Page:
So we can measure the radius of the planet now by the dip in light of the star as the planet transits. How do we use that to study the chemistry, weather patterns and climate of the exoplanets’ atmospheres? Let’s assume the planet has an atmosphere. Some of the stellar light will filter through the thin atmospheric annulus surrounding the planet. We are typically speaking of 1 photon in 100,000 photons coming from the star passing through the annulus (also called the ‘terminator’). Next thing we need to know is that molecules absorb more or less light depending on the frequency/wavelength of the photon interacting with the molecule. This is also true for other absorbers such as clouds. Now if we look at a wavelength range of light where, say, water is a strong absorber, then we would expect fewer photons to reach us (as they get absorbed by the molecules in the atmosphere) than for wavelengths where no absorption happens (and the photon travels unimpeded through the atmosphere of the planet). Now if more photons get absorbed, that means fewer reach us, which in turn means that the lightcurve (the brightness dip) will look stronger/deeper to us. In effect, the planet will look ever so slightly bigger. By measuring this change in dip (aka ‘transit depth’) as function of wavelength/frequency of light, we can work out which molecules (or clouds) absorb photons in the atmosphere. With that, we can work out the chemistry, temperature, cloud coverage, wind speeds, climate and so much more of the planet. We’ve drawn another incredible diagram illustrating that:

And when we translate the transit depth (i.e. the dip) into a spectrum then we get the plot below. What we see here is the depth of the lightcurve (Radius of Planet over Radius of Star squared… remember it’s the ratio of areas) on the y-axis and the walvength on the x-axis. This spectrum is a simulation of Ariel performances measuring a ‘famous’ hot-Jupiter HD209458b. The black points and orange bars are the measurements and errorbars overlaying the theoretical atmospheric model in grey.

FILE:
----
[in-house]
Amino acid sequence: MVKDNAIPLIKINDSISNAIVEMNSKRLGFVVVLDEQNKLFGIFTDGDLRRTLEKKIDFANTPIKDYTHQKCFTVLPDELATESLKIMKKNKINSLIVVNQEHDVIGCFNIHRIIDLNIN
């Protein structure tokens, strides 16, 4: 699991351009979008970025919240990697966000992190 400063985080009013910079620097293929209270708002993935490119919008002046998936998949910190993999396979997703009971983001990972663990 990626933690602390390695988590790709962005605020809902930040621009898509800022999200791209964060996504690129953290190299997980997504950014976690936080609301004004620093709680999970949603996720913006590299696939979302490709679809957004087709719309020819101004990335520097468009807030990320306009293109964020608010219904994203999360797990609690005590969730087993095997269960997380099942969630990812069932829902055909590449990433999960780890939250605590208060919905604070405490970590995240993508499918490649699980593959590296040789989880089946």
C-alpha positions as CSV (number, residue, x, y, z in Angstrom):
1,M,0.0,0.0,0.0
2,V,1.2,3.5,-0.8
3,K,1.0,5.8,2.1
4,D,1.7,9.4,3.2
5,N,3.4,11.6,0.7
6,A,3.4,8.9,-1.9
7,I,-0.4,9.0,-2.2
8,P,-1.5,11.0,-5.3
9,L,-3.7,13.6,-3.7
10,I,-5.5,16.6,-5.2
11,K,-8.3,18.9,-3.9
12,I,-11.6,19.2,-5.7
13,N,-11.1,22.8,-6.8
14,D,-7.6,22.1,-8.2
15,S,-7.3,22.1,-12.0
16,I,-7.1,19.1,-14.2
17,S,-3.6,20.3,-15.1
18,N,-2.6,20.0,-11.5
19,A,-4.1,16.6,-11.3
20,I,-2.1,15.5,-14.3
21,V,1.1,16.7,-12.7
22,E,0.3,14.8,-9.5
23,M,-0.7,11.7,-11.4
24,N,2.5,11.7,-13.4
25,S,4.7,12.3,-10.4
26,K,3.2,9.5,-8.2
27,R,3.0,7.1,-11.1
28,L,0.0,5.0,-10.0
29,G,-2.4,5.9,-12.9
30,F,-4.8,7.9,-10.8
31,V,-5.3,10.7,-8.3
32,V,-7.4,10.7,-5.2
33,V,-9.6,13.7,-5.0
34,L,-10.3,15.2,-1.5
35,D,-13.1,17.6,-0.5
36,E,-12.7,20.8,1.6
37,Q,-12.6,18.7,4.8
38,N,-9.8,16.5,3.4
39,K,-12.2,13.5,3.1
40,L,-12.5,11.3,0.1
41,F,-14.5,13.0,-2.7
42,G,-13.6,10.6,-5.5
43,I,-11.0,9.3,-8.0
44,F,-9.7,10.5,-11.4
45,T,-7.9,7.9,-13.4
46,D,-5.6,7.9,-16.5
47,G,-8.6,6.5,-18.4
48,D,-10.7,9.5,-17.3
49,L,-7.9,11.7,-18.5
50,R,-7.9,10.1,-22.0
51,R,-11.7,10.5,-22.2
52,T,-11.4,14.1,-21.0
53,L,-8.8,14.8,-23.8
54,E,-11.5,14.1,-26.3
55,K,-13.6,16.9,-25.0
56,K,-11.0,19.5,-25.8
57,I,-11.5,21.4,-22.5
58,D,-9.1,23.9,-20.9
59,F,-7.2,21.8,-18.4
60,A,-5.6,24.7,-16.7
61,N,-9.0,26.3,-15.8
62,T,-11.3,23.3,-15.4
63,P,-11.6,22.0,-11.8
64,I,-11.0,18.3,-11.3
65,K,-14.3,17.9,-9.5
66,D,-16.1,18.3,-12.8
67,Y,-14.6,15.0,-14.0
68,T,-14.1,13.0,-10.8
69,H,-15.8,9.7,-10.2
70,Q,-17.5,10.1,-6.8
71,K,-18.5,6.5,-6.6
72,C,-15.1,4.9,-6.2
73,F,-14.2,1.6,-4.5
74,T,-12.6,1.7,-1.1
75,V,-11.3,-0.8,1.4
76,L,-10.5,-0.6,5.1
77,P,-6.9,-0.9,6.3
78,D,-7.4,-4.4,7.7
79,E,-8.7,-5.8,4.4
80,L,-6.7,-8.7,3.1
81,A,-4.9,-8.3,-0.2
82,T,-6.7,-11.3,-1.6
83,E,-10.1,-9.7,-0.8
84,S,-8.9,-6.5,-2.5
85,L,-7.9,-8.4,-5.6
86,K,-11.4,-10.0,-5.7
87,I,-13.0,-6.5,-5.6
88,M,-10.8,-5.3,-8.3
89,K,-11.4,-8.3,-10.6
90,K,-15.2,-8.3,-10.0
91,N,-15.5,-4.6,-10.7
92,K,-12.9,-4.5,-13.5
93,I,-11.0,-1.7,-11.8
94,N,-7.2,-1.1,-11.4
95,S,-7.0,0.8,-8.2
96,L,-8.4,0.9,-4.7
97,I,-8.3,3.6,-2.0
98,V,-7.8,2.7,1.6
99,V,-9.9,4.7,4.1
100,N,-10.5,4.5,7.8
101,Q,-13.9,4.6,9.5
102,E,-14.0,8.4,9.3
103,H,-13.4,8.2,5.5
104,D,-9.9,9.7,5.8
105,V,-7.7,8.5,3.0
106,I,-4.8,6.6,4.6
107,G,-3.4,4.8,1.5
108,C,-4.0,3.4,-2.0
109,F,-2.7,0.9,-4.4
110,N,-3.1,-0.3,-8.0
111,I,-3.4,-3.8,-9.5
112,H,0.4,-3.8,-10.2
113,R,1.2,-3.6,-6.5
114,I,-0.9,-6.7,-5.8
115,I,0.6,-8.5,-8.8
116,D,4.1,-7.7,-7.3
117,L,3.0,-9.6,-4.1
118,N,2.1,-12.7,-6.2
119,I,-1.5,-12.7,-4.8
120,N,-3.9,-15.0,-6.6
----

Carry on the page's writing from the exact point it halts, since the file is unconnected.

HD209458b is a typical hot-Jupiter, a bit bigger than Jupiter and less massive, with an average temperature of ~1200C and a period (it’s year) of 3.5 days around its sun-like star. So quite hot and hostile…

What about star spots?

So why do we care about star spots then? And why is it such a big issue? Below is an image of spots on our own star, the sun. These are regions of lower brightness and temperature due to the emergence of strong magnetic field lines from the stellar surface. For sun-like stars, we have sun-spot cycles of about 11 years. Currently our own sun is at a solar minimum with very few spots as it is entering cycle 25 (counted since 1755). Other stars have different spot distributions and cycles, with stars smaller than the sun tending to be spottier (like teenagers) and large less spotty.

As you may easily imagine, if we now have a transit crossing a region of spots, it will mess up our otherwise pristine lightcurve with loads of bumps. The bumps make it difficult to measure the exact transit depth and without that, we have a very hard time to measure what the atmospheric spectrum is like and what it all means in terms of chemistry. Hence, detecting and ideally removing the spot contribution is paramount. Here’s another glorious diagram:

The main problem with removing spots is that in 99.9% of the cases, we do not know if the star has spots (and if we do know) where they are. So we cannot predict if a spot crossing event has happened. There is very little information for us to use to correct the spot signatures using astrophysical techniques. There are however a few helpful facts about spots.